WHETTEN: Well, I guess you did, too, but I went to Brazil. That's exactly right. I mean, the people from the U.S. who went down gave classes, gave short courses in English. That was not a problem.

MADEY: No, absolutely none. I think at the entry level...

WHETTEN: Larry Kazmerski was there when I was there. He used to make his slides all in Portuguese, which was a nice gesture. It was appreciated pretty well.

MADEY: It really wasn't necessary, but nice. No, that was certainly one aspect of those interactions that didn't work out well, but I think that in the beginnings of those times, we did have considerable interactions with people in Mexico, as well as in Central and South America. And like you and like Jim, I spent a time in Brazil, too, which was a very pleasant and fruitful time. But I think this is evolved now into the Foreign Interactions Committee, which there are very strong couplings with Mexico and Brazil and other Latin American countries. Yes, these interactions of a bilateral nature - the AVS also has been a major player in the IUVSTA.

WHETTEN: You've been a major player in that. We'll get to that in a moment.

MADEY: Okay. But I do want to point out that during my presidency, there was also one activity that was stopped, and that was the President's address. Every year there had been a tradition that the President, at the Annual Symposium, would give an address. And I guess most of us actually wrote a paper4, and this is a copy (I don't know whether you can see that, Jim [holds up copy of the article from the Journal of Vacuum Science and Technology]) of my President's address. Of over 200 papers I have published, I think this is the only one for which I've never received a reprint request! [Laughter] So that one just fell like a pebble into a large pond maybe, with no ripples at all. 

WHETTEN: So when you were through being President, most Presidents find that the day after their last December meeting, I think, suddenly the phone stops ringing and you tend to lose all connection with AVS for a while. [Laughter]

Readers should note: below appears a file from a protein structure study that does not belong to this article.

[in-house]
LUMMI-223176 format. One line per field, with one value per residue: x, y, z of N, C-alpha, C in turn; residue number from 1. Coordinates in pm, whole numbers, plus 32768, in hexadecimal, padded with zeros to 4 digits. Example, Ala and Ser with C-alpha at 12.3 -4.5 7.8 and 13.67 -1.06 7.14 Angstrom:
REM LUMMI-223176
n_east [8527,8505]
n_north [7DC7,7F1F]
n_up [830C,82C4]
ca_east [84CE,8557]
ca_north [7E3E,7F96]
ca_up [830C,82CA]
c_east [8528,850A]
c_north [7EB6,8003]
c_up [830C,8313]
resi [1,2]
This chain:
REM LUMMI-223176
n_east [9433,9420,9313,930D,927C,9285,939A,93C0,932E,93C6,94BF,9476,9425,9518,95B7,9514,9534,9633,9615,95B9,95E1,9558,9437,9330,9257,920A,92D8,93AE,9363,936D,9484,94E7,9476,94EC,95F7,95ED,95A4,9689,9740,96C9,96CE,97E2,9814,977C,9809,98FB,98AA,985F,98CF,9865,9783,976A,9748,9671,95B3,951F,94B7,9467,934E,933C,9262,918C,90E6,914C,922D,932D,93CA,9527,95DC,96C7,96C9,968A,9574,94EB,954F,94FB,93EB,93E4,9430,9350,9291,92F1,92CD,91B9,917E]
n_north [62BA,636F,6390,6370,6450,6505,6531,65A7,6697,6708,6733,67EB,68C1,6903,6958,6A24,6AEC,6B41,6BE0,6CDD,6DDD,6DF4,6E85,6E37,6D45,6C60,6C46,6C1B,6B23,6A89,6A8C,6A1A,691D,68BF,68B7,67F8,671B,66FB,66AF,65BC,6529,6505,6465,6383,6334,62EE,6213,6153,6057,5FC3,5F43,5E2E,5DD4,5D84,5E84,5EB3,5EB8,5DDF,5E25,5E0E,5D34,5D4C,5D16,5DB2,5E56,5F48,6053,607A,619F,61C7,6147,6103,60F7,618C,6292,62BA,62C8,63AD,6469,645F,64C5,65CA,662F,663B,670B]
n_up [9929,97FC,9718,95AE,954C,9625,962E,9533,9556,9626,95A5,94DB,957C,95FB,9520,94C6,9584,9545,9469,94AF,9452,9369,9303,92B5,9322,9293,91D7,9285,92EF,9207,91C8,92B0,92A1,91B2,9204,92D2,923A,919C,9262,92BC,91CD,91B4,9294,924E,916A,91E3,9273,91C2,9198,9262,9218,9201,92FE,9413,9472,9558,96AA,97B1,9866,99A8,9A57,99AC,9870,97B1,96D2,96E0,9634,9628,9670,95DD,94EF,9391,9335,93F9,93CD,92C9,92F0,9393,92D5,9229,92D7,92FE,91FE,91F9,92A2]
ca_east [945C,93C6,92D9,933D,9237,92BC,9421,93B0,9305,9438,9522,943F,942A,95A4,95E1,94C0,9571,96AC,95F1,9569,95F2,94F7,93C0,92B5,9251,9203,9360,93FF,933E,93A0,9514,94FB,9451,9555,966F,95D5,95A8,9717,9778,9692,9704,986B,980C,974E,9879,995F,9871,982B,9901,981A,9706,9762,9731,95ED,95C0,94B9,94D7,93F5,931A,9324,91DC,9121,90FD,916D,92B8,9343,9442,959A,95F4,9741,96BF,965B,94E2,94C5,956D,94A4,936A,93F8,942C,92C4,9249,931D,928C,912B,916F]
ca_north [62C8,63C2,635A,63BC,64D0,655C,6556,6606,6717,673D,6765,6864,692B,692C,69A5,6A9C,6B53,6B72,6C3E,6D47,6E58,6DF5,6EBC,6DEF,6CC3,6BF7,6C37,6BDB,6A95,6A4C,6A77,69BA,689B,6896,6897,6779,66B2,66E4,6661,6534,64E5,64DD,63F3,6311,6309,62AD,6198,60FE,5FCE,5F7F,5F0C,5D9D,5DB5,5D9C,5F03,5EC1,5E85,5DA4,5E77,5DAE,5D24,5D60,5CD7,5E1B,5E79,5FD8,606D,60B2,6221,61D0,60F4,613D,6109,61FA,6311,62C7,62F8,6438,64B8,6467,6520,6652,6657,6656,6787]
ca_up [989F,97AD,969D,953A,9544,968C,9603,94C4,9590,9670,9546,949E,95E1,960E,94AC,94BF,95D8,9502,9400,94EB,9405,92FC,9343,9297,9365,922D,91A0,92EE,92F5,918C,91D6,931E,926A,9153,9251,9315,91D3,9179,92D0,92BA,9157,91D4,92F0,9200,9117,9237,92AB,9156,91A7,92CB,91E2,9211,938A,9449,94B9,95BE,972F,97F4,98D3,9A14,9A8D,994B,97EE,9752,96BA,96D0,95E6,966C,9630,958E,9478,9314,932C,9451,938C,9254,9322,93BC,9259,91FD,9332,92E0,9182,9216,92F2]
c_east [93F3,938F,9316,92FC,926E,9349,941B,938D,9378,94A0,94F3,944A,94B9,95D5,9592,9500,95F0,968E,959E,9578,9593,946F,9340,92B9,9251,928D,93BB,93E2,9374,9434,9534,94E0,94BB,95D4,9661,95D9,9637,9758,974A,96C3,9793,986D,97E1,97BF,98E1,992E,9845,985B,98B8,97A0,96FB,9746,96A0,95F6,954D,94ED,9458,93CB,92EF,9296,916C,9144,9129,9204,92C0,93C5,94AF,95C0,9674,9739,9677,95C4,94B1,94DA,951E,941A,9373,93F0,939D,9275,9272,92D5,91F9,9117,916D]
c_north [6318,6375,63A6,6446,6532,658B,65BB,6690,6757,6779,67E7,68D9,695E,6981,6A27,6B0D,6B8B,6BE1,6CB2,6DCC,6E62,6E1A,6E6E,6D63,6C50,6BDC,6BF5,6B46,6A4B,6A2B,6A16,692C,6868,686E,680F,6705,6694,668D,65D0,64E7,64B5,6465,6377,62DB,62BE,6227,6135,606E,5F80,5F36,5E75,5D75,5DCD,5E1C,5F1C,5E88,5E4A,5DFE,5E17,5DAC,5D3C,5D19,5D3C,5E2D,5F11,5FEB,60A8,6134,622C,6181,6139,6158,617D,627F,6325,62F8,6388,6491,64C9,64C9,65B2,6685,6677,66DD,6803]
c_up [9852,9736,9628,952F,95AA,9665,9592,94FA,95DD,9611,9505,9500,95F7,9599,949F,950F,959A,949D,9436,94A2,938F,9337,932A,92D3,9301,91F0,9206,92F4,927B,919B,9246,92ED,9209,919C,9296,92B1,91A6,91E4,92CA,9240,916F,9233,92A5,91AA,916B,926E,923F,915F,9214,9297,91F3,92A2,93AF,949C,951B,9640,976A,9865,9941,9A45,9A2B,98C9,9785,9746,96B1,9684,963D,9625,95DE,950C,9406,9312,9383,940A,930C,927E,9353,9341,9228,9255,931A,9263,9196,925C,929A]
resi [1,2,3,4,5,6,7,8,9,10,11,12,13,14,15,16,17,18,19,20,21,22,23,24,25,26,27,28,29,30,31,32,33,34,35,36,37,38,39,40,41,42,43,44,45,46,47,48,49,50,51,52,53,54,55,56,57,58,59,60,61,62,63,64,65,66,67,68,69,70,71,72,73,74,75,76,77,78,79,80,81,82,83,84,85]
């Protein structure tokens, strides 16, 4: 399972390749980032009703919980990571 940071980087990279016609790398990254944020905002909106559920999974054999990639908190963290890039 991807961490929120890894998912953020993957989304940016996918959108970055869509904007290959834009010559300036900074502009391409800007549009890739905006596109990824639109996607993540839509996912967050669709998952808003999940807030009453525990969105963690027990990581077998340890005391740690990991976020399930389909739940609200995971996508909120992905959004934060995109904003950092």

MADEY: For a while. [Laughter] Well, it didn't happen quite that way. The phone rang on a couple of occasions, and one call was from John Thornton asking me to be involved as a member of the Governing Board of the AIP [American Institute of Physics]. I guess the AVS at that time was entitled to at least two representatives. And then I was also asked by the Governing Board to be a member of the Executive Committee, and so that was rather interesting, being inside AIP affairs, so to speak, at a rather challenging time, lots of discussions about the future. Then there were the beginnings of the discussions about whether or not they should expand in New York, relocate in New York, or move elsewhere. Ultimately of course, that has resulted in the relocation to Maryland that has now taken place. 

But also at about the same time, I had been active in the IUVSTA, I had been appointed the AVS representative to the Surface Science Division of IUVSTA, and shortly before '83, Len Beavis asked if I'd be willing to serve as Program Chairman for the '86 International Vacuum Congress and International Conference on Solid Surfaces. It was up in Baltimore. Len himself, who was the Councillor to the IUVSTA at the time, was the General Chair, and I was the Program Chair. Also in '83, I was appointed to be the Alternate Counselor on behalf of the AVS.